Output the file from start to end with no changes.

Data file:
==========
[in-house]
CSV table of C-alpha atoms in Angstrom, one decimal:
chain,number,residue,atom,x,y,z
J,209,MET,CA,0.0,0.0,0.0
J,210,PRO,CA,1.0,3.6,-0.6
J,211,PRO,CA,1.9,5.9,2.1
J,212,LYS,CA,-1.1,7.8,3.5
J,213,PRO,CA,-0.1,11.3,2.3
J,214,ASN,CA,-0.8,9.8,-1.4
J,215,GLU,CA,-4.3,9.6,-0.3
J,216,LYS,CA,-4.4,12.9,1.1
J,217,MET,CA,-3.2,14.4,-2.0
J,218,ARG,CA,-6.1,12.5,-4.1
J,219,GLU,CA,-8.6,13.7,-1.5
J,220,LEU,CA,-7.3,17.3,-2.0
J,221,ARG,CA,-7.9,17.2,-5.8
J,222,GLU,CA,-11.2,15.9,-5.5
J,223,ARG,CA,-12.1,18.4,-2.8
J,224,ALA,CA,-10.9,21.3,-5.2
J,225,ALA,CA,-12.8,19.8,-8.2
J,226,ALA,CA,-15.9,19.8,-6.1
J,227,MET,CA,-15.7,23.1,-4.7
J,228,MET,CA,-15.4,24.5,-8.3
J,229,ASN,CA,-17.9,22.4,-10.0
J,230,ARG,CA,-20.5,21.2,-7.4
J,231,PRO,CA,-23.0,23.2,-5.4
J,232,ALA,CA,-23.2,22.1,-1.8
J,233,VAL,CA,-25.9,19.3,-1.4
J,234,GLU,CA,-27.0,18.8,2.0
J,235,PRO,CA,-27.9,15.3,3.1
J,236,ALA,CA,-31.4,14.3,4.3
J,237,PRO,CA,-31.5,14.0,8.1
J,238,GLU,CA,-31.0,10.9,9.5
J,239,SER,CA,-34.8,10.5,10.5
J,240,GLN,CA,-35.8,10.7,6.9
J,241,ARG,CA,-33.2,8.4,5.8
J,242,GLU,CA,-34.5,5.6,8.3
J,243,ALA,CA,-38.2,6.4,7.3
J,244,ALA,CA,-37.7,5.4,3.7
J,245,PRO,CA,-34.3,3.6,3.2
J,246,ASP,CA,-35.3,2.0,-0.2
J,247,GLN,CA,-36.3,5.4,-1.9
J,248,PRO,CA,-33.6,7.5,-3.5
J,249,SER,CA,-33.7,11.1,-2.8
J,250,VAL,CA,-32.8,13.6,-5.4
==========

[in-house]
CSV table of C-alpha atoms in Angstrom, one decimal:
chain,number,residue,atom,x,y,z
J,209,MET,CA,0.0,0.0,0.0
J,210,PRO,CA,1.0,3.6,-0.6
J,211,PRO,CA,1.9,5.9,2.1
J,212,LYS,CA,-1.1,7.8,3.5
J,213,PRO,CA,-0.1,11.3,2.3
J,214,ASN,CA,-0.8,9.8,-1.4
J,215,GLU,CA,-4.3,9.6,-0.3
J,216,LYS,CA,-4.4,12.9,1.1
J,217,MET,CA,-3.2,14.4,-2.0
J,218,ARG,CA,-6.1,12.5,-4.1
J,219,GLU,CA,-8.6,13.7,-1.5
J,220,LEU,CA,-7.3,17.3,-2.0
J,221,ARG,CA,-7.9,17.2,-5.8
J,222,GLU,CA,-11.2,15.9,-5.5
J,223,ARG,CA,-12.1,18.4,-2.8
J,224,ALA,CA,-10.9,21.3,-5.2
J,225,ALA,CA,-12.8,19.8,-8.2
J,226,ALA,CA,-15.9,19.8,-6.1
J,227,MET,CA,-15.7,23.1,-4.7
J,228,MET,CA,-15.4,24.5,-8.3
J,229,ASN,CA,-17.9,22.4,-10.0
J,230,ARG,CA,-20.5,21.2,-7.4
J,231,PRO,CA,-23.0,23.2,-5.4
J,232,ALA,CA,-23.2,22.1,-1.8
J,233,VAL,CA,-25.9,19.3,-1.4
J,234,GLU,CA,-27.0,18.8,2.0
J,235,PRO,CA,-27.9,15.3,3.1
J,236,ALA,CA,-31.4,14.3,4.3
J,237,PRO,CA,-31.5,14.0,8.1
J,238,GLU,CA,-31.0,10.9,9.5
J,239,SER,CA,-34.8,10.5,10.5
J,240,GLN,CA,-35.8,10.7,6.9
J,241,ARG,CA,-33.2,8.4,5.8
J,242,GLU,CA,-34.5,5.6,8.3
J,243,ALA,CA,-38.2,6.4,7.3
J,244,ALA,CA,-37.7,5.4,3.7
J,245,PRO,CA,-34.3,3.6,3.2
J,246,ASP,CA,-35.3,2.0,-0.2
J,247,GLN,CA,-36.3,5.4,-1.9
J,248,PRO,CA,-33.6,7.5,-3.5
J,249,SER,CA,-33.7,11.1,-2.8
J,250,VAL,CA,-32.8,13.6,-5.4